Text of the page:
This is how your preview should look now:

Understanding @State and mastering Text Fields 🤓

Now comes the first one of our two Text Fields. The Text fields enable the user to write down their credentials in order to log in. To create the first one, insert a TextField object into your ContentView’s body. For now, we need two parameters for our TextField: the text binding and the title parameter, which provides us with a placeholder when the TextField is empty.

import SwiftUI

struct ContentView : View {
    var body: some View {
        VStack {
            WelcomeText()
            UserImage()
            TextField(title:, text:)
        }
    }

Creating a TextField without feeding the necessary parameters causes errors. We will get rid of these in a moment! But first of all, let’s talk about these parameters:

The second parameter accepts a binding. What does this mean?

In a nutshell, SwiftUI needs a property which it can use to store the information that the user enters. This property then processes the information and displays it again to the user.

Let’s create such a property by declaring a variable above our ContentView’s body called username which accepts a String. By default, i.e. when the user does not have anything entered, this variable should contain an empty String.

struct ContentView : View {

	var username: String = “"
    var body: some View {
        
        VStack {
            WelcomeText()
            UserImage()
            TextField(title:, text:)
        }
    }
}

But: Currently, this property is only able to read and store the information which an object such as the created TextField passes to it. But it must also be able to automatically render our view depending on its stored content. To do this, mark the variable as a @State.

struct ContentView : View {

	@State var username: String = “"
    var body: some View {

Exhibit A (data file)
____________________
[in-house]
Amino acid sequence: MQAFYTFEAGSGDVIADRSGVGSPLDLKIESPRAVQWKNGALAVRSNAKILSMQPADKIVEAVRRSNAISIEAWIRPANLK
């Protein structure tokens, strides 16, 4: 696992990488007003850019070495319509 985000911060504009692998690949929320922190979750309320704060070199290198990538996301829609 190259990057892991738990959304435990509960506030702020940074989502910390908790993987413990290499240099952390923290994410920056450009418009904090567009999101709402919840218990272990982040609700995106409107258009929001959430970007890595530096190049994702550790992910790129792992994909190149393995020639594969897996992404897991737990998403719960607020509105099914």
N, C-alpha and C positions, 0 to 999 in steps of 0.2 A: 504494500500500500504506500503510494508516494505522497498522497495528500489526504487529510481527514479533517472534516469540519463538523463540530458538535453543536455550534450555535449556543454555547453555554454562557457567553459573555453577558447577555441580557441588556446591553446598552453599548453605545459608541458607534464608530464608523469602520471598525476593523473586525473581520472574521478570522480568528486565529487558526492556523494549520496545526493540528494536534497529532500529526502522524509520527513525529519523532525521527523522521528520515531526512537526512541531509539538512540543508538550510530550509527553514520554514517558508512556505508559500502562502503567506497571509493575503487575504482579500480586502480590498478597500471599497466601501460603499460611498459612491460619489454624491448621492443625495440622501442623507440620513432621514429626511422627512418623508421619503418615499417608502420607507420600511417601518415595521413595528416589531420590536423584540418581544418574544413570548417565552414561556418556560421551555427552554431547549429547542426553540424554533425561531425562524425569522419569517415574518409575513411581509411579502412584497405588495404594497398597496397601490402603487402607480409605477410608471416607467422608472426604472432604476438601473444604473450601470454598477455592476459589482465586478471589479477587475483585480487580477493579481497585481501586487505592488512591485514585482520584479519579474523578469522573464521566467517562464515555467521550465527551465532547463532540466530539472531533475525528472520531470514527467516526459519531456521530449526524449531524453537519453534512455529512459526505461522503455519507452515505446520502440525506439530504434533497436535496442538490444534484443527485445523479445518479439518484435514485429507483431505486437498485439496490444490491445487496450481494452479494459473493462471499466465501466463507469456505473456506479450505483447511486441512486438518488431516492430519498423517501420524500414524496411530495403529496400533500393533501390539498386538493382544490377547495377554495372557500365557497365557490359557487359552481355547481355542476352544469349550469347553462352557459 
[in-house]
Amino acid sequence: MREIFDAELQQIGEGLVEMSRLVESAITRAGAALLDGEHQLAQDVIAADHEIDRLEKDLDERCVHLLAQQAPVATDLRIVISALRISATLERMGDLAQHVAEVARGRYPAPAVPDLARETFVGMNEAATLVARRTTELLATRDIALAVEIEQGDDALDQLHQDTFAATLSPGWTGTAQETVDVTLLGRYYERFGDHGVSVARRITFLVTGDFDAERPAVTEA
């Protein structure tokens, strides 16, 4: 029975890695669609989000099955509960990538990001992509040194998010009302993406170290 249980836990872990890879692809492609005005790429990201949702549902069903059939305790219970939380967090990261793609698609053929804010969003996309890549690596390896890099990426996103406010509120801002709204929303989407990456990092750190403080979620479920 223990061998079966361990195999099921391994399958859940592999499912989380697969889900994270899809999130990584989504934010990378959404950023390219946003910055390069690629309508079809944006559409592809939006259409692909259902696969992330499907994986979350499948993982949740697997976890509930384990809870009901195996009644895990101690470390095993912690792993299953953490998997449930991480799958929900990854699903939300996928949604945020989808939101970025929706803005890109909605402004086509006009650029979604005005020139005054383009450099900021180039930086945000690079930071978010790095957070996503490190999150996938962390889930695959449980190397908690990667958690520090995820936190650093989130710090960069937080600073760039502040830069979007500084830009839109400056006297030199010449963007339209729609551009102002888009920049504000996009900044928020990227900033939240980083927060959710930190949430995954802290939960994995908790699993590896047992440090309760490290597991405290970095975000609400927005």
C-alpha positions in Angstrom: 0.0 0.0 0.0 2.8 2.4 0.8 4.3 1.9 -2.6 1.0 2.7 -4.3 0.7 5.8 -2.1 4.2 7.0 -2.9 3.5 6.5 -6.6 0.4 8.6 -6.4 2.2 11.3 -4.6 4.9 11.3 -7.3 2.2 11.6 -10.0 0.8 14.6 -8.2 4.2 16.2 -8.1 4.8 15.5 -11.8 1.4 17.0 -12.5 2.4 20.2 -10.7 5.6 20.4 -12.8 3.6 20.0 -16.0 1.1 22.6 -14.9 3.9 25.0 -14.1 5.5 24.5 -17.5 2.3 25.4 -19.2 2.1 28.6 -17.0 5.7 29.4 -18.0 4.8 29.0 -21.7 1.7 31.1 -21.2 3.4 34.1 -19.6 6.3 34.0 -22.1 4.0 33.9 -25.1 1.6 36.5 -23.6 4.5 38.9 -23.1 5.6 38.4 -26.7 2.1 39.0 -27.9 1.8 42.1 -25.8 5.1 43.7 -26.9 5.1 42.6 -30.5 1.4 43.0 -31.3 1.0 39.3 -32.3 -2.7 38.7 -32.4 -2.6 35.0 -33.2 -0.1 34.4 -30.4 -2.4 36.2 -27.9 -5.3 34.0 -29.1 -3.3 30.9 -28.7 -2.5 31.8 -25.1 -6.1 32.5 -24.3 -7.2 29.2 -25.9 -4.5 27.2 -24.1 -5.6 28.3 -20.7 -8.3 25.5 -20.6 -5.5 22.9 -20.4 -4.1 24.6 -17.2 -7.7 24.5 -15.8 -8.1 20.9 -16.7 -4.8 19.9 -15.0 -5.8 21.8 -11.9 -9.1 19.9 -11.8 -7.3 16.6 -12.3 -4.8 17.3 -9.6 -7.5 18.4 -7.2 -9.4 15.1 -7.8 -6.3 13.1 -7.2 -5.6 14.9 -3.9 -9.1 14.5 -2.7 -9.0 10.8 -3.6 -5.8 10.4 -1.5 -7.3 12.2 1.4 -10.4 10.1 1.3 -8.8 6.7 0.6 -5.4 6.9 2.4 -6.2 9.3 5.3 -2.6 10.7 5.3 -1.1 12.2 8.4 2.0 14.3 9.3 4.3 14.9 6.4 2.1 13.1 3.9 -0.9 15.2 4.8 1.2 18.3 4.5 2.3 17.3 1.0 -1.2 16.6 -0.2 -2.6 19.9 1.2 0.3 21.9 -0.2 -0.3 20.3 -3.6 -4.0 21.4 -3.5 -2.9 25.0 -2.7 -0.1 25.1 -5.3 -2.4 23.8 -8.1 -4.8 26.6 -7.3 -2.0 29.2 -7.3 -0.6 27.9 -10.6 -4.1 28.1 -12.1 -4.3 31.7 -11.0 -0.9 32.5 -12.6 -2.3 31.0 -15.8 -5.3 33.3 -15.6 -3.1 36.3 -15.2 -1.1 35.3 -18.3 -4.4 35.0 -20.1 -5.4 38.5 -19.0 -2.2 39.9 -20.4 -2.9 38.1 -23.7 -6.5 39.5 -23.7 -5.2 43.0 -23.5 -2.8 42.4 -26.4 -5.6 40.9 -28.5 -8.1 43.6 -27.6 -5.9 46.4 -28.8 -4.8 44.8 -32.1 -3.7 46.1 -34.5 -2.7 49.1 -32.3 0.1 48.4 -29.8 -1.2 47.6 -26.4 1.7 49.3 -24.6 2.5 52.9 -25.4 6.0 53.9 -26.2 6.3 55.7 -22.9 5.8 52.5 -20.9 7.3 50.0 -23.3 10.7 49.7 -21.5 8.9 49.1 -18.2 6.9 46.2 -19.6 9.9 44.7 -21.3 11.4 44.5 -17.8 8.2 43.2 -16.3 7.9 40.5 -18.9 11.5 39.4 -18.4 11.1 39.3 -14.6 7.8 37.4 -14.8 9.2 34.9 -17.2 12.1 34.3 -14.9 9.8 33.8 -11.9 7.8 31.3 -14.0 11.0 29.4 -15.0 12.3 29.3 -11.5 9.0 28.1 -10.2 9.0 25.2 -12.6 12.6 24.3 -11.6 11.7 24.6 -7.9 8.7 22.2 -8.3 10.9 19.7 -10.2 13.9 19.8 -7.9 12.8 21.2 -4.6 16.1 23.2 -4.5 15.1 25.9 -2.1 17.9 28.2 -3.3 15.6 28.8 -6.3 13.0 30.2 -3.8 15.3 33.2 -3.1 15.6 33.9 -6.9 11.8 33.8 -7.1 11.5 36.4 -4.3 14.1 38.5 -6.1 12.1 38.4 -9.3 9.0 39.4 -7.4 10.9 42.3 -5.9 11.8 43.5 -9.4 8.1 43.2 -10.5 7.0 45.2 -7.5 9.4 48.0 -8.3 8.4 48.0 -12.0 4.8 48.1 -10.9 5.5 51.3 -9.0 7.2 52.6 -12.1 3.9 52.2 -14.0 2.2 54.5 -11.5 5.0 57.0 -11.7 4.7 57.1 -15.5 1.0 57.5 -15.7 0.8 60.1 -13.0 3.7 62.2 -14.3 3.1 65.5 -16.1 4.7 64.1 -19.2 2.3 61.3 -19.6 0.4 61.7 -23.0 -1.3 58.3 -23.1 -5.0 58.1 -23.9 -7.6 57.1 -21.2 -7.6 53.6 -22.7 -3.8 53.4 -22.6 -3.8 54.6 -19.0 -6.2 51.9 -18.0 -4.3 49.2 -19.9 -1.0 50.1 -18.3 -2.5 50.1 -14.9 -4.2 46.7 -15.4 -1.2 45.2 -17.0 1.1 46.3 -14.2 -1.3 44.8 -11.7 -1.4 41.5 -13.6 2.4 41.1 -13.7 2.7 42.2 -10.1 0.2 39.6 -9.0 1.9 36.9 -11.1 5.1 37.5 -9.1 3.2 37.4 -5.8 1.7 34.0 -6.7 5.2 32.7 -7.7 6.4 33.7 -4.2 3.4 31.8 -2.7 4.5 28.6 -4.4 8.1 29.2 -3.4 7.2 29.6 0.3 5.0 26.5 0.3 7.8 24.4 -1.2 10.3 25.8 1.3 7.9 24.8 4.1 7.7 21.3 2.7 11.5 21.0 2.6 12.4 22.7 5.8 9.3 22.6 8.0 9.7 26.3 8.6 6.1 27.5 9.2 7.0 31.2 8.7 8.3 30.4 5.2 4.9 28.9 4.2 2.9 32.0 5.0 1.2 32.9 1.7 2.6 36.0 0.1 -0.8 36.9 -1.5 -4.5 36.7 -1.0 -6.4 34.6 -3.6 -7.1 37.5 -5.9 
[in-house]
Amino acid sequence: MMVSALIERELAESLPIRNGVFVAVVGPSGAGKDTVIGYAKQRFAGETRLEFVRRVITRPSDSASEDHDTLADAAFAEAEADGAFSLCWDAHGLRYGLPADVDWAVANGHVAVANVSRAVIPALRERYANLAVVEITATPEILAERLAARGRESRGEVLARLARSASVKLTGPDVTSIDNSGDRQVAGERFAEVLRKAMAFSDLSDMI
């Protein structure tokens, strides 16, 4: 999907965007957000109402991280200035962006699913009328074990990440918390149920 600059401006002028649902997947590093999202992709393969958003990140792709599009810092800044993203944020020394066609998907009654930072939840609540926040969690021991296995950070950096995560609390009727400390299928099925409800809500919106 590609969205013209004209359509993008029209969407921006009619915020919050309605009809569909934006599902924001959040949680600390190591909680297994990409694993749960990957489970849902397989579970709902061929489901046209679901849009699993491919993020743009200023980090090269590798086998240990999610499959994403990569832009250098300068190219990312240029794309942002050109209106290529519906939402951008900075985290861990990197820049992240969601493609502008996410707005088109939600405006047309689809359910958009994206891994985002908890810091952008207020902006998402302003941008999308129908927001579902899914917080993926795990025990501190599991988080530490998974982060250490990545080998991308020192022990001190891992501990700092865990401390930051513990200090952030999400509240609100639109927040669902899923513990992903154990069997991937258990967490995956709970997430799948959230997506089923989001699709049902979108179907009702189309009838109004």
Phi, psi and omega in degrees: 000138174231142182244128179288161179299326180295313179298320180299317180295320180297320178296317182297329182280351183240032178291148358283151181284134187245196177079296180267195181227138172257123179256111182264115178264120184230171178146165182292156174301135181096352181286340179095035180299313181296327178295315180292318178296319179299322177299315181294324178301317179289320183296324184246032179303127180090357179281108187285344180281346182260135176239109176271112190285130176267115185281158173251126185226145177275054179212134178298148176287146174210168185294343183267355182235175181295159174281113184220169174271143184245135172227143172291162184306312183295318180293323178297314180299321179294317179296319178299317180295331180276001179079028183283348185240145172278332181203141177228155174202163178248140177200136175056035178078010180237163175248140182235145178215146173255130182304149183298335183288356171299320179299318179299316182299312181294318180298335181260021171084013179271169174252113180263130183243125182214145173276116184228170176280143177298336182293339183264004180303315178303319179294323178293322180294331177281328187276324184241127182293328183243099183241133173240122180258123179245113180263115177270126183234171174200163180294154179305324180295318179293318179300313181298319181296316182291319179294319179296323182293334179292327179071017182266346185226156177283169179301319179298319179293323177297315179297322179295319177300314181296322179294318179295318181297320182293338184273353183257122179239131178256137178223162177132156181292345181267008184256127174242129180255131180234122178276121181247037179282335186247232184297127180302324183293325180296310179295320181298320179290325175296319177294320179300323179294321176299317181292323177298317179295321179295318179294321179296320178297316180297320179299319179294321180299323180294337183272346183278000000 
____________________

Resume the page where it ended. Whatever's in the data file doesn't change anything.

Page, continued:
VStack {
            //...
        }
    }
}

A @State property is connected to the view. A @State property is permanently being read by the view. That means that every time the @State property gets changed/updated, the view gets rerendered and eventually displays the content depending on the @State’s data.

To make this more clear, take a look at our TextField example. The TextField is connected to the username State property which contains an empty string as default. When the user enters a character, for example, the letter “A”, this character is passed to the @State property that is connected to the TextView. Because the State gets updated from an empty String to a String “A” it automatically triggers rerendering the view. The TextField then updates itself by reading out the content of the State property, which is now the string “A” and displays it to the User. This is how the user eventually sees what he has entered!

Every time the State gets updated, it causes the view to rerender. Every time the view (re)renders, the State’s content gets read

“State: A persistent value of a given type, through which a view reads and monitors the value.”

Apple

Back to our TextView. Since we created an appropriate State property, we can bind it to our TextField. To bind objects to a State property we have to insert the properties name with a dollar sign.

struct ContentView : View {

	@State var username: String = “"
    var body: some View {
        
        VStack {
            WelcomeText()
            UserImage()
            TextField(title: , text: $username)